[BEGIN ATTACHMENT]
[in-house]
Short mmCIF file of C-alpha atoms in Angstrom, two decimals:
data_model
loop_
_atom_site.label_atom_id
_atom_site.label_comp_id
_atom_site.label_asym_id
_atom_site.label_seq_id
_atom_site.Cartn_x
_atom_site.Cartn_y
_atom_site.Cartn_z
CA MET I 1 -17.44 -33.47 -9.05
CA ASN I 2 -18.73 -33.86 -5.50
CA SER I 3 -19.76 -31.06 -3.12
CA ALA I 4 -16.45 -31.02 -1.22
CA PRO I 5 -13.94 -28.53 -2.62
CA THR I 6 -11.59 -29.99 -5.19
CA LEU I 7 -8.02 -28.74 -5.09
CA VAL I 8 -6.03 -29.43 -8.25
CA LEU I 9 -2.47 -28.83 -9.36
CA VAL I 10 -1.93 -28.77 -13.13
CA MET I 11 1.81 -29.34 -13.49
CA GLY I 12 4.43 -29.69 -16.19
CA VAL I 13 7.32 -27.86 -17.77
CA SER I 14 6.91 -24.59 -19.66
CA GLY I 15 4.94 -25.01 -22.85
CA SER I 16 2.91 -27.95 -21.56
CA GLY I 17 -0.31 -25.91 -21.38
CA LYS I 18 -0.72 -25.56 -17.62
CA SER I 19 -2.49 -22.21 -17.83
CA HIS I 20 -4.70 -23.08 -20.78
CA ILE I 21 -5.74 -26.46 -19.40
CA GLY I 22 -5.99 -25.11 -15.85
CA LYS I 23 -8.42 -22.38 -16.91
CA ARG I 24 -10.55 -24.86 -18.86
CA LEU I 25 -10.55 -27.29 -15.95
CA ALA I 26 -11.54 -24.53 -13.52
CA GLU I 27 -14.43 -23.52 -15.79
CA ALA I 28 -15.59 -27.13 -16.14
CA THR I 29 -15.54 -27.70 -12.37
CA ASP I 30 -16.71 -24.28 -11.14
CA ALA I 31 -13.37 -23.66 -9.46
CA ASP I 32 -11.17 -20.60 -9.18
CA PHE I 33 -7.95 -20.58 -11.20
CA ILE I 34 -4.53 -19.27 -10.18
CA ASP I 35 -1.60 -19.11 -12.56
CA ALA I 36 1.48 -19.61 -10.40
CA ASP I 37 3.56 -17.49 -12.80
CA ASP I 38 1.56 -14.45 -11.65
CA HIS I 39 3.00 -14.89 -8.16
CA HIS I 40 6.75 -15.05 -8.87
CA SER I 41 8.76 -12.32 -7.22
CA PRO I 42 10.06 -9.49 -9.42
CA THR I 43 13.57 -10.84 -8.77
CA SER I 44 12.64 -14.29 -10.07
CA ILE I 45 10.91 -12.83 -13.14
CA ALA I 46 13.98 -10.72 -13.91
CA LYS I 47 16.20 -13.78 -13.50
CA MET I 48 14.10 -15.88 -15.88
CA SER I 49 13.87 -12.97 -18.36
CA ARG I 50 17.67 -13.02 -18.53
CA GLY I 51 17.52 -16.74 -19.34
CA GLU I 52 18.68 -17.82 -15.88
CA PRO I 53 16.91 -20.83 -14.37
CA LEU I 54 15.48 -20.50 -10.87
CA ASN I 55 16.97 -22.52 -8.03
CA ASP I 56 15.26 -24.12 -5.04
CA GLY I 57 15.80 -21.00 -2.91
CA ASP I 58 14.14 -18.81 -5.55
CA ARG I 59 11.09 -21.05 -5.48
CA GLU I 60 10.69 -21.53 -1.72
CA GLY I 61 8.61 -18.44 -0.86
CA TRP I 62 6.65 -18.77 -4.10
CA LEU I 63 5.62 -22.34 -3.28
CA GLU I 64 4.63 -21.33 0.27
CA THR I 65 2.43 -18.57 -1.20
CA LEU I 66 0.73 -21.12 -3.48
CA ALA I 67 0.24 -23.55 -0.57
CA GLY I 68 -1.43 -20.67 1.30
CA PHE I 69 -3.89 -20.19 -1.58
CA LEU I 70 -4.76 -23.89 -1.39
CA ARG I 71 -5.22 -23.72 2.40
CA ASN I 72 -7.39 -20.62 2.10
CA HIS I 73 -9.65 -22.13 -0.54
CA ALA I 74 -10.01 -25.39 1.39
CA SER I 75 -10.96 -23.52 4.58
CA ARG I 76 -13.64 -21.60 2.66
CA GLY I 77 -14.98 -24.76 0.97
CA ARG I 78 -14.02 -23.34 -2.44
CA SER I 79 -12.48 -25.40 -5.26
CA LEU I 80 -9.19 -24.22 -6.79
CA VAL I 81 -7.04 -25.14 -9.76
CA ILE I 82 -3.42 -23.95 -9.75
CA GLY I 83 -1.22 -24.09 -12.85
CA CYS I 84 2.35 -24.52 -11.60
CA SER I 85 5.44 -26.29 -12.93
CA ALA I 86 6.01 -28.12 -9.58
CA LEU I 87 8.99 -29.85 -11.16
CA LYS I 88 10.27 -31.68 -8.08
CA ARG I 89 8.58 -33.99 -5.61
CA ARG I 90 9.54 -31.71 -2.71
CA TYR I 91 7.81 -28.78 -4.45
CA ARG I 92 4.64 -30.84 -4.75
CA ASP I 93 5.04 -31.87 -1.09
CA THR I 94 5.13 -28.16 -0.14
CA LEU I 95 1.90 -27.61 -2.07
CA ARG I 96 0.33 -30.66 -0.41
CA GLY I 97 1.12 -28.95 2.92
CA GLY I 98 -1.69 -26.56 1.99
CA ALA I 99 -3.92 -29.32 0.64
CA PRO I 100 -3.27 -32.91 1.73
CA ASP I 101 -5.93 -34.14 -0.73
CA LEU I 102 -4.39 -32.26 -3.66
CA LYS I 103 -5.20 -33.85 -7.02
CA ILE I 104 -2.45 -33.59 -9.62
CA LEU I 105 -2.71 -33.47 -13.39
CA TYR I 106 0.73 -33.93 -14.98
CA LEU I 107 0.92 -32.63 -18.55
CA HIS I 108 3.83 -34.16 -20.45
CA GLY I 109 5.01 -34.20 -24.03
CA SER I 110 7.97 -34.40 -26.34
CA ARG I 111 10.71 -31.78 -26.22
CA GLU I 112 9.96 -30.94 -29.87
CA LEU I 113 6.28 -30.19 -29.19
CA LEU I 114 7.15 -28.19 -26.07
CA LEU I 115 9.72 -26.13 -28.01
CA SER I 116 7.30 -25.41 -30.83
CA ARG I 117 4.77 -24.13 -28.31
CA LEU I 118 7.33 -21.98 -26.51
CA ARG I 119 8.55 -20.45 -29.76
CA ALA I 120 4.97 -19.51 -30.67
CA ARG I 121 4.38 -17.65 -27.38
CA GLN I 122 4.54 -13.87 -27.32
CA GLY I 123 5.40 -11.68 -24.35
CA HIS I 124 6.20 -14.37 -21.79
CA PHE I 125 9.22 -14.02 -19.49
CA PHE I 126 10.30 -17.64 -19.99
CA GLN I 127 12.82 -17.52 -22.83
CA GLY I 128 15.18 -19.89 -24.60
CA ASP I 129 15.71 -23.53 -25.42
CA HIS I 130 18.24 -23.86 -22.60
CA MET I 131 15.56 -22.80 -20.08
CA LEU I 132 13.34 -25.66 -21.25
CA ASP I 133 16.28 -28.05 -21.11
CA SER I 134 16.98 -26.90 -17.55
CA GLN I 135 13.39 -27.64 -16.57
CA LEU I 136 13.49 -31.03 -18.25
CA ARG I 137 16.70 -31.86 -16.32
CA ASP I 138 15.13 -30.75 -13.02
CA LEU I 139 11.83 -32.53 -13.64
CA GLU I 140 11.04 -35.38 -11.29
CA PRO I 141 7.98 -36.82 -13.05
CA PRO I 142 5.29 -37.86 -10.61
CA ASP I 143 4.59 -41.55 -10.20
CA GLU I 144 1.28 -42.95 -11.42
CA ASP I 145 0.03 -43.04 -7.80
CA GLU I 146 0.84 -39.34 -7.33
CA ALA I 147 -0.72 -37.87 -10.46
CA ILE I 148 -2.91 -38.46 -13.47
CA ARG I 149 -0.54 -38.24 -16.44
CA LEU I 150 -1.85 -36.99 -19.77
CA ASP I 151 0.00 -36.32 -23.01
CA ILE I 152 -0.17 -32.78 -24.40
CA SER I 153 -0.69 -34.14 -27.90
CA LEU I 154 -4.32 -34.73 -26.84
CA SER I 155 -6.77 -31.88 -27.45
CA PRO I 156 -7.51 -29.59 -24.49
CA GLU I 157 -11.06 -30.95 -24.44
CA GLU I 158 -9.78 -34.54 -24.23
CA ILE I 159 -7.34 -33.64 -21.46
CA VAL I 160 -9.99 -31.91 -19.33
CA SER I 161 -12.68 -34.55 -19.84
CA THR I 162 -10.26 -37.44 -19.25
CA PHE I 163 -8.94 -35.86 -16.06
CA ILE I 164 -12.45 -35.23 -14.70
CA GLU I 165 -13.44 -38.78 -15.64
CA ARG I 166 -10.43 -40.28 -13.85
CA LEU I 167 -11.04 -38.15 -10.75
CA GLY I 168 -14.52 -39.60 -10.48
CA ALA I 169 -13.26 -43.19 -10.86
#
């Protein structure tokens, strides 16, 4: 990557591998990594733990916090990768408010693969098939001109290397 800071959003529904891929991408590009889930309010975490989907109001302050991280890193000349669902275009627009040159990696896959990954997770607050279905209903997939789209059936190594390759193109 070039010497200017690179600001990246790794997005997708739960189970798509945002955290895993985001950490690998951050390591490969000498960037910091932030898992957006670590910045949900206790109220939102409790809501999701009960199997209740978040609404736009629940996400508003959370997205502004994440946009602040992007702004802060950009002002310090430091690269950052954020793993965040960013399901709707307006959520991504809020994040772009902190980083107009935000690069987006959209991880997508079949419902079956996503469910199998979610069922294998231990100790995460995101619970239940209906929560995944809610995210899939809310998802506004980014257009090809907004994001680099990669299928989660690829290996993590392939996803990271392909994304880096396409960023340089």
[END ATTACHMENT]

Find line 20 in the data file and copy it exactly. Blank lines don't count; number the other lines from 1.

CA LEU I 9 -2.47 -28.83 -9.36